Michigan Consumer Sentiment: December Preliminary Up Slightly From November

wall-street-etfDoug Short:  The University of Michigan Preliminary Consumer Sentiment for December came in at 91.8, a slight increase from the 91.3 November Final reading. Investing.com had forecast an even 92.0.

Surveys of Consumers chief economist, Richard Curtin makes the following comments:

While the preliminary December reading was largely unchanged from last month, consumers evaluated current economic conditions more favorably and expected future prospects less favorably. In a repeat of last month’s findings, all of the early December gain was recorded among households with incomes in the bottom two-thirds (+2.7%), while the Sentiment Index among consumers with incomes in the top third declined (-4.4%). Importantly, the survey recorded persistent strength in personal finances and buying plans, while the largest loss was in how consumers judged prospects for the national economy during the year ahead. Overall, the Sentiment Index has averaged 92.9 during 2015, the highest since 2004, with only 10 higher yearly averages in the past half century. The data continue to indicate that real consumer expenditures will grow by 2.8% in 2016 over 2015. [More…]

See the chart below for a long-term perspective on this widely watched indicator. Recessions and real GDP are included to help us evaluate the correlation between the Michigan Consumer Sentiment Index and the broader economy.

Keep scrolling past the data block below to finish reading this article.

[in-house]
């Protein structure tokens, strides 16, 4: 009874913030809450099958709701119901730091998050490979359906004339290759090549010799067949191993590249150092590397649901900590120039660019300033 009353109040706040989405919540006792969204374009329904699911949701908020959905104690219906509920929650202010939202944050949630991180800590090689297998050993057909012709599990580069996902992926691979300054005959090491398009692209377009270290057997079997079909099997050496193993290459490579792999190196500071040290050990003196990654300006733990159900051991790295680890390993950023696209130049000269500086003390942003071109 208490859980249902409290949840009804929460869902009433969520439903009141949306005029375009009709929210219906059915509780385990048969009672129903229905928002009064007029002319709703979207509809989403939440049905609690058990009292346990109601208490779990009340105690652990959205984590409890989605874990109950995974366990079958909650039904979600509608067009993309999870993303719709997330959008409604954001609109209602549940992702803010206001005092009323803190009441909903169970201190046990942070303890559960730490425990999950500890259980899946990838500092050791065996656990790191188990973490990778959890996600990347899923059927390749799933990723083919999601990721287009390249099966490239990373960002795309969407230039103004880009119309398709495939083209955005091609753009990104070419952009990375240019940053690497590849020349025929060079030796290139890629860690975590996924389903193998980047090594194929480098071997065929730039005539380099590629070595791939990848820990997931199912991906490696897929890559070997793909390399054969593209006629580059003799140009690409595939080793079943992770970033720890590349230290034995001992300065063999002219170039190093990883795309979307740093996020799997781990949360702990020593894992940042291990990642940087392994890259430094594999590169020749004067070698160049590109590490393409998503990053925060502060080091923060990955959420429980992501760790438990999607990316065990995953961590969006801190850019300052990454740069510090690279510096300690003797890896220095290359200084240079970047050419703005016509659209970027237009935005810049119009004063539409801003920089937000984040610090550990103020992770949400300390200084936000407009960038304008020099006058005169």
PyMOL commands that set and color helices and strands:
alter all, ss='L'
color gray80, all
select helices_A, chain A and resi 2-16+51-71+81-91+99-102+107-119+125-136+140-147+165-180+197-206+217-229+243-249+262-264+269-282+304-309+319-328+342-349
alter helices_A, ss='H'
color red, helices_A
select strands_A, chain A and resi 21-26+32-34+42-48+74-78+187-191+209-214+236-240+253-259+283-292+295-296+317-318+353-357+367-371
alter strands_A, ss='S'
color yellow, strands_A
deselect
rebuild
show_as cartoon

Michigan Consumer Sentiment

To put today’s report into the larger historical context since its beginning in 1978, consumer sentiment is 7.6 percent above the average reading (arithmetic mean) and 8.9 percent above the geometric mean. The current index level is at the 64th percentile of the 456 monthly data points in this series.

The Michigan average since its inception is 85.3. During non-recessionary years the average is 87.5. The average during the five recessions is 69.3. So the latest sentiment number puts us 22.5 points above the average recession mindset and 4.3 points above the non-recession average.

Note that this indicator is somewhat volatile, with a 3.1 point absolute average monthly change. The latest data point was a 0.5 point change from the previous month. For a visual sense of the volatility, here is a chart with the monthly data and a three-month moving average.

3-Month Moving Average

For the sake of comparison, here is a chart of the Conference Board’s Consumer Confidence Index (monthly update here).

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